“It is for this that we, former subjects, now become conquerors ourselves, at last return to the Forsaken Jewel. Not any temporary treasure, but the natural wealth of an entire continent, since the fall of the Empire tapped only by savage tribes with no comprehension of its possibilities.

“This is our destiny and our duty: to sail across the Great Sea, set foot upon the Dark Continent, and bring order to its chaos and light to its darkness. The Jeweled City that once glittered from across the water has fallen, and it must be built anew. Who will join us?”

the Association for the Advancement of Arkhos

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Narrative space

I’m a storyteller. I see the world in stories. That’s not saying much, because this is true of everyone. What is a story, after all? It’s an organization of reality, an illusionary order imposed by our brains to make sense of the fundamentally nonsensical universe. So why say I’m a storyteller? Because it means something else to most people, and the difference between that meaning and my meaning is what I want to talk about. For those with some knowledge of narrative theory this won’t be anything new or interesting, except maybe the stuff about video games and D&D later.

When most people think “story”, they think a book, or a movie, or whatever. Words, images, a sequence of events experienced by and actions taken by characters, fictional or non. For most people, a story is a distinct entity, separate from them, that they may borrow for a time but that remains outside of them. If a story is in a forest and no one’s around to read it, is it still a story? Most people say yes. The answer is no.

Well, not necessarily, because “story” is just a word and it means whatever you want it to mean, whatever meaning you endow it with, but there are other words for that sort of thing. “Text”, usually: if a text is in a forest and no one’s around to read it, is it still a text? Yes. (Well, actually, I would say no, because I think that all that really exists is the relationships between things and that the idea of “things” is just another false order constructed by our brains to make sense of nonsense, and so something without any relation to anything else doesn’t exist, but that’s for another time.) Unless you mean something else. But using a different word isn’t the problem; the problem is that people don’t accept that anything exists besides text. That, whatever you want to call it, there is something more than text.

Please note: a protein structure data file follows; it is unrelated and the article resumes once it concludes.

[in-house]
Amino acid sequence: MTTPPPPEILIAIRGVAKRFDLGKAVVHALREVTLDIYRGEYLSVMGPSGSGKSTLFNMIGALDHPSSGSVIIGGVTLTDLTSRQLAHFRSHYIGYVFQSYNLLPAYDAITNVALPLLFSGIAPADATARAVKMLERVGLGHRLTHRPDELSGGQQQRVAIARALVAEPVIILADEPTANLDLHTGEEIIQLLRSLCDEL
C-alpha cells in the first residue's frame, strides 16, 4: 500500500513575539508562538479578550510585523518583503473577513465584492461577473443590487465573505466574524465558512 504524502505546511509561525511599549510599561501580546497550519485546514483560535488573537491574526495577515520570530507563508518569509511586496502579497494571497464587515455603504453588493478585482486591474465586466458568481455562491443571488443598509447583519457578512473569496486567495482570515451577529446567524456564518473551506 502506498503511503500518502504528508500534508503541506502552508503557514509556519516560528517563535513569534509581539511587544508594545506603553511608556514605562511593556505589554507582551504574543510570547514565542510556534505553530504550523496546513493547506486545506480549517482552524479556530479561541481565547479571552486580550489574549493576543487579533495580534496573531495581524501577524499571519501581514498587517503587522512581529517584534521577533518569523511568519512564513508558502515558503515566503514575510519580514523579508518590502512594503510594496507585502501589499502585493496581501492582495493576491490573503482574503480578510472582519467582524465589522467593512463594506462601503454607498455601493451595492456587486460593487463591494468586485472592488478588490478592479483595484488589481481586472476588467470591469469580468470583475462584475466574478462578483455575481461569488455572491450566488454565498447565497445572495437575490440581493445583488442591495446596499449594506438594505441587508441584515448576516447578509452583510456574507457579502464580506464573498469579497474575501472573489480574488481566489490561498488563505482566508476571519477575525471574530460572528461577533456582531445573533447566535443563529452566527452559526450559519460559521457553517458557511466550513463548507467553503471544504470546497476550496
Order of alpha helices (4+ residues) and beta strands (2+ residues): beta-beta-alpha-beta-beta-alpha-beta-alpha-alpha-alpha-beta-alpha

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D&D 4E Character Sheets

The standard D&D character sheets, while usable, are always capable of being improved. For 4E I got a particular itch to create anew because the editors seem to assume the use of index cards to keep track of powers (or at least some method separate from the character sheet), and I didn’t see why it couldn’t be done on the character sheet, along with everything else, on the standard front-and-back one page–which none of the many custom character sheets I’ve examined do, either, despite other (often major) improvements on the official sheet.

Several days later, I see why. While it is possible to use just a character sheet without power cards, you have to be prepared to use a lot of shorthand and rely on the power sections as reminders rather than actual recordings of the rules. (For example, for my sample warlock I statted up I have this as the effect of one power: “For encounter, allies in 5: 1 + int to atk against same enemy; miss: allies in 5: +1 to atk ” ” “. )

If you take the power sections out, however, there not that much information to actually record; I ended up with the entire bottom half of the back page empty.

In any case, I’ve been staring at these too long to accurately ascertain their utility, but there they are nonetheless.

D&D 4E Character Sheet (w/o Powers) (PDF, 60 KB)

D&D 4E Custom Character Sheet (w/ Powers) (PDF, 65 KB)

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D&D 4E Tortles

Shortly after the release of D&D 4E I began developing my own custom content, mostly PC races. My first (and so far only) “professional” release has been my 4E tortle, a race of anthropomorphic turtles (or tortoises) originally from the Savage Coast setting. This release includes PC race stats, weapons, feats, and monster blocks. (This is simply a transfer of the file and change log from my old blog to this one.)

Download PDF (425 KB)

Change log after the jump.